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Margaritas at Canes

Canes' margarita

Canes' margarita

  • -1-1/2 oz. tequila
  • -1 oz. triple sec
  • -Margarita mix
  • -Sweetened lime juice
  • -Splash of orange juice

Some people sound so damn cool ordering their drink.

“Martini. Shaken, not stirred.”

Or they know which vintage of wine is best and what wine you can and can’t have with what food. Okay, the wine drinkers might sound more pretentious than cool, but most people think it’s cool if you know your alcohol. (They appreciate it, also, if you can handle your alcohol.)

I often say I have the palate of a 12-year-old. So when I turned 21 and my friends were enjoying the “free” drinks at the casino, I tried a few. I figured I liked soda — why not order a Jack & Coke. It was awful. How about a 7&7? My mom gave me 7UP when I was sick. Drinking three 7&7s almost made me sick. How many ways could they screw up the taste of delicious sodas?

But on my quest for an alcoholic beverage that tasted good, I found two I love. Because I have that sweet tooth, the Whiskey Sour is the perfect drink. It tastes great. Most drinks that taste good come with an umbrella, a three-foot straw with curves and loops, and four slices of fruit on the rim. Or they sound weird to order.

“I’d like a Fuzzy Navel, please.”

You can say “Whiskey Sour” and sound like a real man. Not just because “whiskey” is in the name, but because it’s a drink that has history. In a book from the mid-1800s, How to Mix Drinks, the Whiskey Sour is there.

It contains a few ounces of blended whiskey, some lemon juice, a half teaspoon of powdered sugar, and only one piece of fruit — a cherry on top.

The other drink I love is the Margarita. Margaritas taste the same most places. I prefer the ones made with triple sec.

I like to drink Margaritas at Canes, right on the boardwalk in Mission Beach. It’s hard to beat sitting on the rooftop, people-watching, and checking out waves. And all for just over $10 a pitcher.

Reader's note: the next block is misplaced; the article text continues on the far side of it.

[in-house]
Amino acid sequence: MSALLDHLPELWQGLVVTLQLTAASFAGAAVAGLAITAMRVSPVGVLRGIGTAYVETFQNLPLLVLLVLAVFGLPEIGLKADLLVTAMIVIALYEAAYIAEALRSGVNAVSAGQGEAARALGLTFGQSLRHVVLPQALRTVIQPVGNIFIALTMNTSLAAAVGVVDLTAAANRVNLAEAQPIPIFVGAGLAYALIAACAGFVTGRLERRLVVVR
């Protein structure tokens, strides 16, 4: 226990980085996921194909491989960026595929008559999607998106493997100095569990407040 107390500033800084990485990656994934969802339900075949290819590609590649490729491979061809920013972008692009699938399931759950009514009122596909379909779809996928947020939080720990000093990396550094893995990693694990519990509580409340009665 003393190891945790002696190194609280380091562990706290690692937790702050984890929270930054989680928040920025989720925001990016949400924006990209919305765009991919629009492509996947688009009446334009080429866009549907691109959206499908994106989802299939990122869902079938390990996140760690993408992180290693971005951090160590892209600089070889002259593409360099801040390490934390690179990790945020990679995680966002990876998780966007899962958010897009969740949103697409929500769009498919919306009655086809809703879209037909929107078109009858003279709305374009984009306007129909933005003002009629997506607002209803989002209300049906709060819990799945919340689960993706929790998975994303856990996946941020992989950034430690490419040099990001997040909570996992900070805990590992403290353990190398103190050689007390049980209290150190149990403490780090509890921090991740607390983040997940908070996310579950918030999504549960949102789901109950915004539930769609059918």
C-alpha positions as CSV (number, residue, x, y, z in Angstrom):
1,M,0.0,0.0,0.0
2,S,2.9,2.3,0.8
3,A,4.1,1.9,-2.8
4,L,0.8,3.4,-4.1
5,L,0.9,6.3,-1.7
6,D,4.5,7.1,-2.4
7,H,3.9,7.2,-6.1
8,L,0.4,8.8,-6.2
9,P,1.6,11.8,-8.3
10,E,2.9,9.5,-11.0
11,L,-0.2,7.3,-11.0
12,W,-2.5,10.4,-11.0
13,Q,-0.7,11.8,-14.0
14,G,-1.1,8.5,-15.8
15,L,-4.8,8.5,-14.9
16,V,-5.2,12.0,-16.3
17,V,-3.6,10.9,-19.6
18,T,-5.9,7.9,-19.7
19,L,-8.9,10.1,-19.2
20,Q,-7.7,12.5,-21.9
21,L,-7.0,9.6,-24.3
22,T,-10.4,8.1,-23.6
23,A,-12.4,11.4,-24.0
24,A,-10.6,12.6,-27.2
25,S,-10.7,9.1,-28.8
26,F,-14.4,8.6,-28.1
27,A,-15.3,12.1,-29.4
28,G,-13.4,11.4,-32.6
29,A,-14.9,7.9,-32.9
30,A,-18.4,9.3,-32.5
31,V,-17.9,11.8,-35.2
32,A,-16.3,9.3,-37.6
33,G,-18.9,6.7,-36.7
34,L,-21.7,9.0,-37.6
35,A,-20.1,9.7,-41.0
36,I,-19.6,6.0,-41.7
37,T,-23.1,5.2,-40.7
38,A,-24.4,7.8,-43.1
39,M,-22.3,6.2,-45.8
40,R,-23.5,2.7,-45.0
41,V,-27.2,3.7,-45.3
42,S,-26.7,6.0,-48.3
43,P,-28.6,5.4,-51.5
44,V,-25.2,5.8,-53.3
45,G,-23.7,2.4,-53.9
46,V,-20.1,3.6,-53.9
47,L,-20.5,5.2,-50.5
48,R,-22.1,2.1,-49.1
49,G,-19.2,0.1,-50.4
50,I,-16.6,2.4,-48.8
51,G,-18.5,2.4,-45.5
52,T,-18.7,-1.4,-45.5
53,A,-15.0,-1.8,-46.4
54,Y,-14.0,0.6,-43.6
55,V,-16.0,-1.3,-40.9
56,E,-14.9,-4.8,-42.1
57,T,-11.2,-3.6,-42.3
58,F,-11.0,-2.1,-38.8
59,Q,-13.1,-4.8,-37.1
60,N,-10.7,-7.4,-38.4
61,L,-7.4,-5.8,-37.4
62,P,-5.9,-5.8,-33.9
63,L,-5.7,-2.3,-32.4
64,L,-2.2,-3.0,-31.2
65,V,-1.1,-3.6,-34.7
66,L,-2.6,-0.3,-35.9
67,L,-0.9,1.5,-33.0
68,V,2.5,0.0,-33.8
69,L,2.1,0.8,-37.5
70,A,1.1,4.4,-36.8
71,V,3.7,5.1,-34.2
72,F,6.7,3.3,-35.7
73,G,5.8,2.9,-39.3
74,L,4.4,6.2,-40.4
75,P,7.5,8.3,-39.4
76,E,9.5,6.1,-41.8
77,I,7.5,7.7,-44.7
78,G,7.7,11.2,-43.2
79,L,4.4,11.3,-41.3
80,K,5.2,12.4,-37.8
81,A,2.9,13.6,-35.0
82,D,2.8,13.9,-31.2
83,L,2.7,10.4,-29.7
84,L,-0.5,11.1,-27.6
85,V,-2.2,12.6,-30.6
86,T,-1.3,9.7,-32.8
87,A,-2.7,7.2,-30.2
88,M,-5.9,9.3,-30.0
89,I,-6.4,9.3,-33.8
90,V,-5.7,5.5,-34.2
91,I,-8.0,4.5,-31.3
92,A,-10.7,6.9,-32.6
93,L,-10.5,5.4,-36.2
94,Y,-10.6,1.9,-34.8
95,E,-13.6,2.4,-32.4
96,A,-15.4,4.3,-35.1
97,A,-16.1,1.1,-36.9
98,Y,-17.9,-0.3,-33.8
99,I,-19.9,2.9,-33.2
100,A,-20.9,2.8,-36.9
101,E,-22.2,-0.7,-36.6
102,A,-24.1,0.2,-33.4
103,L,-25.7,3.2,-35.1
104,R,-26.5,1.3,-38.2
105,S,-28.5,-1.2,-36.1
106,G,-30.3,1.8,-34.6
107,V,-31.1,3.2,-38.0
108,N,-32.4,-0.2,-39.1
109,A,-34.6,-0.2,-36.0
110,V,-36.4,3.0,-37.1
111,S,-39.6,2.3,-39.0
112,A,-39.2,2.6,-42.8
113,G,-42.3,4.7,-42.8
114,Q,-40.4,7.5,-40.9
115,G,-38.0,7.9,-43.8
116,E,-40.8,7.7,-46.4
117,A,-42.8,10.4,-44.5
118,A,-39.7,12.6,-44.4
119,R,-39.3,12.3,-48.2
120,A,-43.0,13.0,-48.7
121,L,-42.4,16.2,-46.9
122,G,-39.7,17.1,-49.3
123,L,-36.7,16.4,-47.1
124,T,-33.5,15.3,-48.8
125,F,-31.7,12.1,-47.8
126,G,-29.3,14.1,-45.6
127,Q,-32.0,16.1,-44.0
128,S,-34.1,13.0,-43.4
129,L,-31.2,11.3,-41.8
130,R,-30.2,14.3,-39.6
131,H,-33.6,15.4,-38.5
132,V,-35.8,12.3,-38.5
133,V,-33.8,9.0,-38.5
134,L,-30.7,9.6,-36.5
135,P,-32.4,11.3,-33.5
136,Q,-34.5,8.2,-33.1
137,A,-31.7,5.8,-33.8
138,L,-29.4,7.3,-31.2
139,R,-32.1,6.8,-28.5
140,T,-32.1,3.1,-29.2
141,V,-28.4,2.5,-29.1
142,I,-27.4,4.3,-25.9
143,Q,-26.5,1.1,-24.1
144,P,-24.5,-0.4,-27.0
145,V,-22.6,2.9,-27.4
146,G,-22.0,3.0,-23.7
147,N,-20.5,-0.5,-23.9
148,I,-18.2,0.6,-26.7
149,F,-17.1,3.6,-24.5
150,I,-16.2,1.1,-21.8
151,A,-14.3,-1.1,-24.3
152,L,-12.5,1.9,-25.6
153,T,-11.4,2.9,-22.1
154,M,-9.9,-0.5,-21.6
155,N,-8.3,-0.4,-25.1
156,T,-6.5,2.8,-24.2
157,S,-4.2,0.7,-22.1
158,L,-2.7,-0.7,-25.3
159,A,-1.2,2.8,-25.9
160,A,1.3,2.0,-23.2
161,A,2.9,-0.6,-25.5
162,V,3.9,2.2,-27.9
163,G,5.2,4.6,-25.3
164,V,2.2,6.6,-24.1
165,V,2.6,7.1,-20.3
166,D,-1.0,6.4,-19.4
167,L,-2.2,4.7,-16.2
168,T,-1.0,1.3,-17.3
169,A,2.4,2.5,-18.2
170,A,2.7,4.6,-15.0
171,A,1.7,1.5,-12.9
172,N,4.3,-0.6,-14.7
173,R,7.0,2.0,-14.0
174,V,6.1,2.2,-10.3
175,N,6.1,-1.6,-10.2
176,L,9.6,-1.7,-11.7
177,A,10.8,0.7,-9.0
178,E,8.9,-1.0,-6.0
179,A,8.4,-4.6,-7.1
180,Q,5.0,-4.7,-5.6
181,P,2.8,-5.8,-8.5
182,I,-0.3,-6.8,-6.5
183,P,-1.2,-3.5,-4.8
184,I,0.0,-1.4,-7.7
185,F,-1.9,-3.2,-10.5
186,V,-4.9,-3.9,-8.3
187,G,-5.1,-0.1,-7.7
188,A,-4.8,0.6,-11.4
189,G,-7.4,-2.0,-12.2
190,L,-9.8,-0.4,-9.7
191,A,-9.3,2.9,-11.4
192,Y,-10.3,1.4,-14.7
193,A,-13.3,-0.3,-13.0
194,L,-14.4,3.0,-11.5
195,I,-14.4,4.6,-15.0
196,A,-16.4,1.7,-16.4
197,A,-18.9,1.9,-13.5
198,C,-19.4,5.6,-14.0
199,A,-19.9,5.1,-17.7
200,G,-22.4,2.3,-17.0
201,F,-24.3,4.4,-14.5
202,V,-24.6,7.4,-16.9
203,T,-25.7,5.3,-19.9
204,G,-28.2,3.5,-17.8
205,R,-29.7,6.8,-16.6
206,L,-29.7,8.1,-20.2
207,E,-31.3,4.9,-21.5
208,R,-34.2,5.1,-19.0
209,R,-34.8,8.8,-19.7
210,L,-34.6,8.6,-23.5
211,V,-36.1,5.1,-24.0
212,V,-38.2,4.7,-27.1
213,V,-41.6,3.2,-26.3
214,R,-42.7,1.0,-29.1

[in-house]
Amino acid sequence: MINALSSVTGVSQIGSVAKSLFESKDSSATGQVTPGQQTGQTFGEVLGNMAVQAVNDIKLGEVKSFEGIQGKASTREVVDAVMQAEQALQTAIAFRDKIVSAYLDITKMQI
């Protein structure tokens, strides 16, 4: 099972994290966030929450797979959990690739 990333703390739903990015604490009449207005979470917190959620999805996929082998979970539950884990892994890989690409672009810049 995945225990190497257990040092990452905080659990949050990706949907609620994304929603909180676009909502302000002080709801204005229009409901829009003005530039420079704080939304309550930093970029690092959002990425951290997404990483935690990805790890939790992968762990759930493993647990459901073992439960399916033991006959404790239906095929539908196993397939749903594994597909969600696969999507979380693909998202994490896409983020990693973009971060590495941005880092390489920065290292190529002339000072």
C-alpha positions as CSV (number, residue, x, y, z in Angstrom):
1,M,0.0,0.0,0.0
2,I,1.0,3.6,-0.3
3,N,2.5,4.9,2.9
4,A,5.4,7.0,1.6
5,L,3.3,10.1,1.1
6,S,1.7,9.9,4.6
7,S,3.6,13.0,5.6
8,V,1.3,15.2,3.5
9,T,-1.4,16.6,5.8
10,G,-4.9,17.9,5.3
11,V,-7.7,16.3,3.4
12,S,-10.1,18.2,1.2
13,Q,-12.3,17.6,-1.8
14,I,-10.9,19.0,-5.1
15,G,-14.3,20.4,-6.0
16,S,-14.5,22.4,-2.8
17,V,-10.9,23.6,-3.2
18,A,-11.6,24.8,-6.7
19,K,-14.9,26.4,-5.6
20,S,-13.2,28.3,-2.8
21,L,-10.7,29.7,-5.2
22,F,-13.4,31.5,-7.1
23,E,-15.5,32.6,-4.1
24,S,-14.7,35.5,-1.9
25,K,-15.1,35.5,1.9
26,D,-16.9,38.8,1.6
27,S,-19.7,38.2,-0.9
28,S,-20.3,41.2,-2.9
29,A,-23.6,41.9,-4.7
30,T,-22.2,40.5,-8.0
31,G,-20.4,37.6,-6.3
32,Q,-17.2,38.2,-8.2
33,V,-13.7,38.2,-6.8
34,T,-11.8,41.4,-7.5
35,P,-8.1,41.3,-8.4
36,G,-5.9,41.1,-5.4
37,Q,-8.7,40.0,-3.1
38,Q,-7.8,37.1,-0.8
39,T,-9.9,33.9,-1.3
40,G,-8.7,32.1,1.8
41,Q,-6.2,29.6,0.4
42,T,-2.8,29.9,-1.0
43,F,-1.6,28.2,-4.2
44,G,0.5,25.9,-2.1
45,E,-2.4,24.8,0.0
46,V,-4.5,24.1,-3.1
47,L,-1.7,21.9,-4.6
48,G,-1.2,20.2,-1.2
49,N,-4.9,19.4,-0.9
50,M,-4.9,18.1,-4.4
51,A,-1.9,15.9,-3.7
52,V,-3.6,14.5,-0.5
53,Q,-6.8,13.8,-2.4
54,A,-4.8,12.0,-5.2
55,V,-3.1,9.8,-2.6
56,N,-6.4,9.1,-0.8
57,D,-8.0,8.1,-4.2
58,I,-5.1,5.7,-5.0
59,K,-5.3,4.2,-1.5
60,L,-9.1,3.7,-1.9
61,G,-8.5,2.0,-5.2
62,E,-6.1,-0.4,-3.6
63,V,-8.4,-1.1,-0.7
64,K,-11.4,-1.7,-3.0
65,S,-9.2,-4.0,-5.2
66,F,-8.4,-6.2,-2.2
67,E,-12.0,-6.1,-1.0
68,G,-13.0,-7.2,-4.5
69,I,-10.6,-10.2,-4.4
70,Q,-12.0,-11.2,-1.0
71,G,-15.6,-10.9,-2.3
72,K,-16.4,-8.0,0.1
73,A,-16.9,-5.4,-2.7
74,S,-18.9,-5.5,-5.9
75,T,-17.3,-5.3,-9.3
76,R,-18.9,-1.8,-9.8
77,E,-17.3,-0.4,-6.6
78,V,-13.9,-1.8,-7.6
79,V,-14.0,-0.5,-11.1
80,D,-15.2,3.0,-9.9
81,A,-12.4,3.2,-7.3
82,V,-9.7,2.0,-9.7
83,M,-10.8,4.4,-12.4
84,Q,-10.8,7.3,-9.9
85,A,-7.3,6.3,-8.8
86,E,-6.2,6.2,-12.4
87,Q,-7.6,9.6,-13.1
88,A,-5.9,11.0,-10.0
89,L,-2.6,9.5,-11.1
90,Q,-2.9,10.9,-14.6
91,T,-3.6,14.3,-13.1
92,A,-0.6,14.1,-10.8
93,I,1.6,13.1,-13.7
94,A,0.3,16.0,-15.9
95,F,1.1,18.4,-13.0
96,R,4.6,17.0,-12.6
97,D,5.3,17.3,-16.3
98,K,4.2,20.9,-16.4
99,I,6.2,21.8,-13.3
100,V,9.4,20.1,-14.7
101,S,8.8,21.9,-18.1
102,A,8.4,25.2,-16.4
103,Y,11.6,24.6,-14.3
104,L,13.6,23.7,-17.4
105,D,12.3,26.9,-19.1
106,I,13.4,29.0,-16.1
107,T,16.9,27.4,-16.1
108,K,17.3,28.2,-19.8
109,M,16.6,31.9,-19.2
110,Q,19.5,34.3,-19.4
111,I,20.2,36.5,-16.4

I like them blended, because, again, to my 12-year-old’s palate, they’re like a lemon-lime Slurpee. Except you’re a bit buzzed after a pitcher.

My favorite Margarita story involves Rupert Holmes and his song “Escape (The Piña Colada Song).” He initially had it written as “If you like Casablanca/ And getting caught in the rain…” His manager was tired of his mentioning films in songs, and it was decided he’d change “Casablanca” to the name of a drink. It was going to be “If you like Margaritas…”

As Holmes sat in the studio thumbing through a book on drinks, he came across the Piña Colada. It had one more syllable than Margarita and worked better, but Holmes had no clue how one tasted. Poor Margarita. Think how much more famous it would’ve become.

And no, you don’t sound cool ordering a Margarita. And you don’t look cool in Old Town drinking one the size of a birdbath.

But, hey, I had a lawyer friend who always ordered a Monkey Fart. It was a blend of chocolate, cinnamon, bananas, and who knows what kinds of alcohol. Another friend loves a drink called Liquid Cocaine, but most bartenders have to ask him how it’s made.

You never have that problem with the Margarita. Heck, people make them in blenders at their backyard barbecues.

But they don’t taste as good as they do at Canes, when you’re sitting a few yards from the ocean, hearing the screams from the roller coaster, smelling the smoke from a bonfire…

And waiting for the Breeders to hit the stage.

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